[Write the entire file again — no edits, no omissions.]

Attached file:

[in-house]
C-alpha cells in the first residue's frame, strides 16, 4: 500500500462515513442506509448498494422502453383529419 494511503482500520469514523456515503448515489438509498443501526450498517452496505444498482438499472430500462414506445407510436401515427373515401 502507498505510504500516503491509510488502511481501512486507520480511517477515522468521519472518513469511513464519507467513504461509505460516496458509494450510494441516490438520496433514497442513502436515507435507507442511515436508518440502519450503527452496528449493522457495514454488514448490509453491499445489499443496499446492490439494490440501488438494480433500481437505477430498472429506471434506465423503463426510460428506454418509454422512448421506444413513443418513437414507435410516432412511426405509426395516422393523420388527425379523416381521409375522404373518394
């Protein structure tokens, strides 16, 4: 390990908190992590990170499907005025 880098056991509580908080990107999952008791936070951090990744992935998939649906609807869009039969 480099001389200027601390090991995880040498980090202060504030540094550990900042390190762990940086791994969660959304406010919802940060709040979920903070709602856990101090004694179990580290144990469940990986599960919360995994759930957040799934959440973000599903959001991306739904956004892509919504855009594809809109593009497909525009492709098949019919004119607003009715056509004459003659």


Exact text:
[in-house]
C-alpha cells in the first residue's frame, strides 16, 4: 500500500462515513442506509448498494422502453383529419 494511503482500520469514523456515503448515489438509498443501526450498517452496505444498482438499472430500462414506445407510436401515427373515401 502507498505510504500516503491509510488502511481501512486507520480511517477515522468521519472518513469511513464519507467513504461509505460516496458509494450510494441516490438520496433514497442513502436515507435507507442511515436508518440502519450503527452496528449493522457495514454488514448490509453491499445489499443496499446492490439494490440501488438494480433500481437505477430498472429506471434506465423503463426510460428506454418509454422512448421506444413513443418513437414507435410516432412511426405509426395516422393523420388527425379523416381521409375522404373518394
């Protein structure tokens, strides 16, 4: 390990908190992590990170499907005025 880098056991509580908080990107999952008791936070951090990744992935998939649906609807869009039969 480099001389200027601390090991995880040498980090202060504030540094550990900042390190762990940086791994969660959304406010919802940060709040979920903070709602856990101090004694179990580290144990469940990986599960919360995994759930957040799934959440973000599903959001991306739904956004892509919504855009594809809109593009497909525009492709098949019919004119607003009715056509004459003659």